“Actions mean more than words, so bring me flowers even if it hurts inside,” croons an 18-year-old Anika Bharwani. The first verse of her latest release, ‘Bring Me Flowers’, sets the stage for a love song; one filled with happy moments, yearning, and heartbreak. The melody, sung against the gentle strumming of a guitar, is one that could soothe you, just as easily as it can make you feel lovesick.
Born and brought up in Bombay, Anika was bitten by the music bug much later in life. “I come from a family of non-singers. Once, an aunt asked me to sing and I loved it so much, and that’s how it began,” she shares. Over the course of the pandemic, Anika wrote a whole album. “As part of homework for my singing class, we were asked to write about a lie. So, I wrote about the lies you tell yourself when you are finding it difficult to let go. That’s how ‘Bring Me Flowers’ was born”, she says.
Javed Akhtar, she says, is her inspiration. “I know I write in English and he writes in Urdu, but I love the simplicity and relatability of his songs. Even this song can be anyone’s song,” she explains.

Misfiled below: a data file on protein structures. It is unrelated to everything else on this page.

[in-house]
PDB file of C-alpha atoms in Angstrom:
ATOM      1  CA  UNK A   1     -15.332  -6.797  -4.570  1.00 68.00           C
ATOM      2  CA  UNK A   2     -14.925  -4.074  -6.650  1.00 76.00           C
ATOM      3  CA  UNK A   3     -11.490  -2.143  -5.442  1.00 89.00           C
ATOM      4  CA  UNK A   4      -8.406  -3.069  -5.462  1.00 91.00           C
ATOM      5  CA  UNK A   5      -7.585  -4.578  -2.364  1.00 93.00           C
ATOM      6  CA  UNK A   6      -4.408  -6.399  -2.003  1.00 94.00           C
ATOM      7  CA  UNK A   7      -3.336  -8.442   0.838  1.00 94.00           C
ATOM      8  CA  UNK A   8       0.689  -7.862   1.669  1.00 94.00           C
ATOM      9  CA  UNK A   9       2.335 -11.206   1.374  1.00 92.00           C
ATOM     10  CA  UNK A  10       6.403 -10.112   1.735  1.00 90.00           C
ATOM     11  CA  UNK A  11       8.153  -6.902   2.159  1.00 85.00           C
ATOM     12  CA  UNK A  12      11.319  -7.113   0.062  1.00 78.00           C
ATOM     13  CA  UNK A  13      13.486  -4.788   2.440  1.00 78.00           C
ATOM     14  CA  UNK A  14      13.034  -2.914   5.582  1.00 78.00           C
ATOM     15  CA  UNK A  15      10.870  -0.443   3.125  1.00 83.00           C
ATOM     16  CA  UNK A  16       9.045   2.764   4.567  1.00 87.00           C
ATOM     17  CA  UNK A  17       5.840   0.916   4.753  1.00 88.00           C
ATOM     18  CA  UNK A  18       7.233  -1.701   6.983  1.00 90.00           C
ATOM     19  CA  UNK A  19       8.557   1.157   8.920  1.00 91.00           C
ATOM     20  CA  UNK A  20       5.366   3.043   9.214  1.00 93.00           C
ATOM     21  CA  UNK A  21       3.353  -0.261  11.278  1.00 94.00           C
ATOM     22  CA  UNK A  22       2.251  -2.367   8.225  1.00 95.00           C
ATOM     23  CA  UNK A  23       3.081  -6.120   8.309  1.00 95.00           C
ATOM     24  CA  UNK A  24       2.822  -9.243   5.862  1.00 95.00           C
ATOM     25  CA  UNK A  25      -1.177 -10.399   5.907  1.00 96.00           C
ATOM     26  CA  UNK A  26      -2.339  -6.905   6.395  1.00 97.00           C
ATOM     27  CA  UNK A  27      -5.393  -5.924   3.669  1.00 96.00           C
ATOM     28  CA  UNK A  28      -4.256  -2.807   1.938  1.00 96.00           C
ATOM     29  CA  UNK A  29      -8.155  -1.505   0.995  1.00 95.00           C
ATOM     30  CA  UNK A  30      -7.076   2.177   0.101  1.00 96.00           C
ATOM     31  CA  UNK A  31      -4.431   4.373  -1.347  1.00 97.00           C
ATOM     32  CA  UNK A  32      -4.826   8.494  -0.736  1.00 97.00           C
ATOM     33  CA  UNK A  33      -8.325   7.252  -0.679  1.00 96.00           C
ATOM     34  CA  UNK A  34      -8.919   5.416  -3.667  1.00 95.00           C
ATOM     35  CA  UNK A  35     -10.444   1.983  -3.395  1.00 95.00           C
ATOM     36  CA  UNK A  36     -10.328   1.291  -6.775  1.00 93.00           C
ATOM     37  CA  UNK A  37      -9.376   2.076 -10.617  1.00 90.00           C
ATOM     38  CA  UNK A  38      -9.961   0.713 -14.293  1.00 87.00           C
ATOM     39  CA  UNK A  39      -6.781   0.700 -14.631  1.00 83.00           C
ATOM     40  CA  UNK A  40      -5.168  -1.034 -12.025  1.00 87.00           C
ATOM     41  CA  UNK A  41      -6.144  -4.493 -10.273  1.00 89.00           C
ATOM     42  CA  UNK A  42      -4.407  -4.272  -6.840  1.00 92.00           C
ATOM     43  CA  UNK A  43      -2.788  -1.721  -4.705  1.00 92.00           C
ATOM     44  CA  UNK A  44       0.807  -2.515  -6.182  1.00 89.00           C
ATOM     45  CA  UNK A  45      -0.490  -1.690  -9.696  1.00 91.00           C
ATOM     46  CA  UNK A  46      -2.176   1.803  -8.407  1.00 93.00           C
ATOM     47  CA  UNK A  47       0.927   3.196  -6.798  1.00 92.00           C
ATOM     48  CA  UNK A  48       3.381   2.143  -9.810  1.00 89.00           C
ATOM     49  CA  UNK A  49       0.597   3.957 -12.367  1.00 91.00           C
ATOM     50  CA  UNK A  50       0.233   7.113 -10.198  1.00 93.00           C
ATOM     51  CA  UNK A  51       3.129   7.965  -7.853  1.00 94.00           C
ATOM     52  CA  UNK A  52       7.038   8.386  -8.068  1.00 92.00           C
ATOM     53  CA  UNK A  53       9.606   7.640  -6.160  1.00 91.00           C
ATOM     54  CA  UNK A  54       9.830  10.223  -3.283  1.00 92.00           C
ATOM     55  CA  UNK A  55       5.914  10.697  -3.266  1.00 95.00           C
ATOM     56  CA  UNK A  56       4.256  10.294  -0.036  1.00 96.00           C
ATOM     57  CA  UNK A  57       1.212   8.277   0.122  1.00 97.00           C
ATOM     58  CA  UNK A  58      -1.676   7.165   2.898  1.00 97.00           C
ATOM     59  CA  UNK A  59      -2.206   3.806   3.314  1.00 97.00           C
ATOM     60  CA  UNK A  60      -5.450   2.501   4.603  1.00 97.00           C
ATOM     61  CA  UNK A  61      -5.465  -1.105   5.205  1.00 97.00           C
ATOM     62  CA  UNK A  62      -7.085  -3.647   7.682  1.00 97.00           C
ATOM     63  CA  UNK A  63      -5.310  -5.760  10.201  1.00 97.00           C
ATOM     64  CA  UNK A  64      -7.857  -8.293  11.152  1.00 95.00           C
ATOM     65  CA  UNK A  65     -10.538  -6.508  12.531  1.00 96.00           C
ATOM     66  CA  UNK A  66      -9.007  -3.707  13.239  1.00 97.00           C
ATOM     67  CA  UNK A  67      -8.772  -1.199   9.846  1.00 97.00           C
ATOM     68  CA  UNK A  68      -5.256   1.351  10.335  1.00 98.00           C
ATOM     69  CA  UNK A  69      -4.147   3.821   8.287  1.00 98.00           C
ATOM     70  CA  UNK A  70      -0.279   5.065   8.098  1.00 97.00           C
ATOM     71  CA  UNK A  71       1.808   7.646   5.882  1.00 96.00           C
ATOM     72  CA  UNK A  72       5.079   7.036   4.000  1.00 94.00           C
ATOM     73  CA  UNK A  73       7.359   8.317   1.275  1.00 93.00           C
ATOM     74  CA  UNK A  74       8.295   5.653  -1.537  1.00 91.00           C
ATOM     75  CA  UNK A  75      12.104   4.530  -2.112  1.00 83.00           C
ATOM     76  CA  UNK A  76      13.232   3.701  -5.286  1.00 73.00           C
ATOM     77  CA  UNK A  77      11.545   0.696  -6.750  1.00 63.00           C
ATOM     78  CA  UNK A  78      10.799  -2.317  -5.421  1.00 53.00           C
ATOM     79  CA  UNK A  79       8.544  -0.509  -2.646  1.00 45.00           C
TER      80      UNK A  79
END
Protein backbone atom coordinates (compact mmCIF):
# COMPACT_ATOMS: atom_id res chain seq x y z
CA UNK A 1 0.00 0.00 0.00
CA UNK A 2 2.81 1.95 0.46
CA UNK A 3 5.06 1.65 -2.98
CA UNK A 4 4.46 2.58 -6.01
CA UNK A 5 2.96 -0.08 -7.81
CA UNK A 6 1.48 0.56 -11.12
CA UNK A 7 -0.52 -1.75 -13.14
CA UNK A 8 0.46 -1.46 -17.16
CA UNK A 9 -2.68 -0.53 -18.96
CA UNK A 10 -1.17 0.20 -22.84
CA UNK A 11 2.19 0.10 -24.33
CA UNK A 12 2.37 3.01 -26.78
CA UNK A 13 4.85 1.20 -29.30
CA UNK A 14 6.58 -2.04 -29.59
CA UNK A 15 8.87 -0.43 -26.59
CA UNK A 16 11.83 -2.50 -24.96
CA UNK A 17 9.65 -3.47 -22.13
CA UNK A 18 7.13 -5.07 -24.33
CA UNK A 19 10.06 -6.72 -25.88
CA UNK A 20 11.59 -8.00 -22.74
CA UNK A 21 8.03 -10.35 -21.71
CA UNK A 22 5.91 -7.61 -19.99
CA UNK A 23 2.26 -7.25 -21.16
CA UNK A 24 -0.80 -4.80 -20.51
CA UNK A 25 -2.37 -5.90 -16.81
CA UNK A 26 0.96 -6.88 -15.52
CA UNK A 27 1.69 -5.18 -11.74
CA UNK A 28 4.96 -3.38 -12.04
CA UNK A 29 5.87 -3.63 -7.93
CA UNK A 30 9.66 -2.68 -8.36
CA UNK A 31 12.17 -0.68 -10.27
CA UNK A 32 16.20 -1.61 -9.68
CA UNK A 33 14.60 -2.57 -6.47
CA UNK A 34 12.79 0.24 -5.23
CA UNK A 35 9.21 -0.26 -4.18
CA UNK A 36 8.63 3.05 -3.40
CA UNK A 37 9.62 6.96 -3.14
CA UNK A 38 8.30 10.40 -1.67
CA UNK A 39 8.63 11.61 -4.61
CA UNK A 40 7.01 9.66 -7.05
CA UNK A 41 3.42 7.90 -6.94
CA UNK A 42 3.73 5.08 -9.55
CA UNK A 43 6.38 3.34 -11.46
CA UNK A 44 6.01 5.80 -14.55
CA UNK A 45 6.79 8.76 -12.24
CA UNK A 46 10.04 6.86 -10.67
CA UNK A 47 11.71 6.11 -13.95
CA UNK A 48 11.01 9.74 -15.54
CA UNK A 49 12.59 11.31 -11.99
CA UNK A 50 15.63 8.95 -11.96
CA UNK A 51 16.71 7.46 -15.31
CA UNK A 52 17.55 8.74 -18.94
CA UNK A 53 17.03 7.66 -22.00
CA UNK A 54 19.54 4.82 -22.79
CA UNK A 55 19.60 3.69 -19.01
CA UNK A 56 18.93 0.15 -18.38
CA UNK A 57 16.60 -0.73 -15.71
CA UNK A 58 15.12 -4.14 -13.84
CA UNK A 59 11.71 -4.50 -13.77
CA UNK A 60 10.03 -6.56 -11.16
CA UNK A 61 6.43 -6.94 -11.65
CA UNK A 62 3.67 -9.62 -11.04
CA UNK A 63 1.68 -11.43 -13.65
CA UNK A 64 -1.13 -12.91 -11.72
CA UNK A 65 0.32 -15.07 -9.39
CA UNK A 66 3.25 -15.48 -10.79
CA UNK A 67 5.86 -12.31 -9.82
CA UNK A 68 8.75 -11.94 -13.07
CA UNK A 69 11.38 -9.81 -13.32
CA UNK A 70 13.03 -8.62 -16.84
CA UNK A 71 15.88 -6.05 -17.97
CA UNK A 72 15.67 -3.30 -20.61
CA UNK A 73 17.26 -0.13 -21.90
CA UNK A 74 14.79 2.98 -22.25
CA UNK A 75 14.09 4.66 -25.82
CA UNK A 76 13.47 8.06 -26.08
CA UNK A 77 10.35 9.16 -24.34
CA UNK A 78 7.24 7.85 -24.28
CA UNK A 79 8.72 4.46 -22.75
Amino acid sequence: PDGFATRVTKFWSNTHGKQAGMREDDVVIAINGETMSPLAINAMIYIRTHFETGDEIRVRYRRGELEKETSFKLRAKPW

The music video, which features Anika herself and Sugandh Dhindaw, is an attempt by Anika to showcase a romantic relationship between two girls. For Anika, however, the song is telling a more personal story. For her, the video is her moment of coming out. “I didn’t think about it in terms of a queer song. The song came to me while I was in the shower and when I imagined it, I envisioned a girl,” she says. Anika doesn’t deny that the experience was wrought with trepidation. “I had never given anyone in my life any hint that I was queer. So, I had to come out to my family and friends before I put out the video,” she says.
While it was a nerve-wracking experience, she is glad about it. “I didn’t sleep for days. But, now, they all support me. The video, to be honest, felt like my duty to the community. I would be glad even if one grandparent accepts their queer grandchild because of it,” she says.
Just as much as it was about creating a dialogue for acceptance, it was also about representation. “When I see Indian shows, I don’t see myself. It’s rare. Even when I see queer stories, they feature older people. I just wanted to show a normal love story. It is natural and pure,” she explains.
The struggle for Anika didn’t end with finding her family’s acceptance. “It took me almost two weeks to find the crew. Because the video featured same-sex love, it was difficult to get an actor. We found Sugandh a day before we were supposed to shoot,” shares Anika.
Now that the song is out, Anika is basking in the love and appreciation she has been receiving from the community. She is also working on 3 songs, of which she hopes to release 2 by the end of the year. Anika, who has deep-dived into the world of music, is now taking a gap year and focusing on learning about music.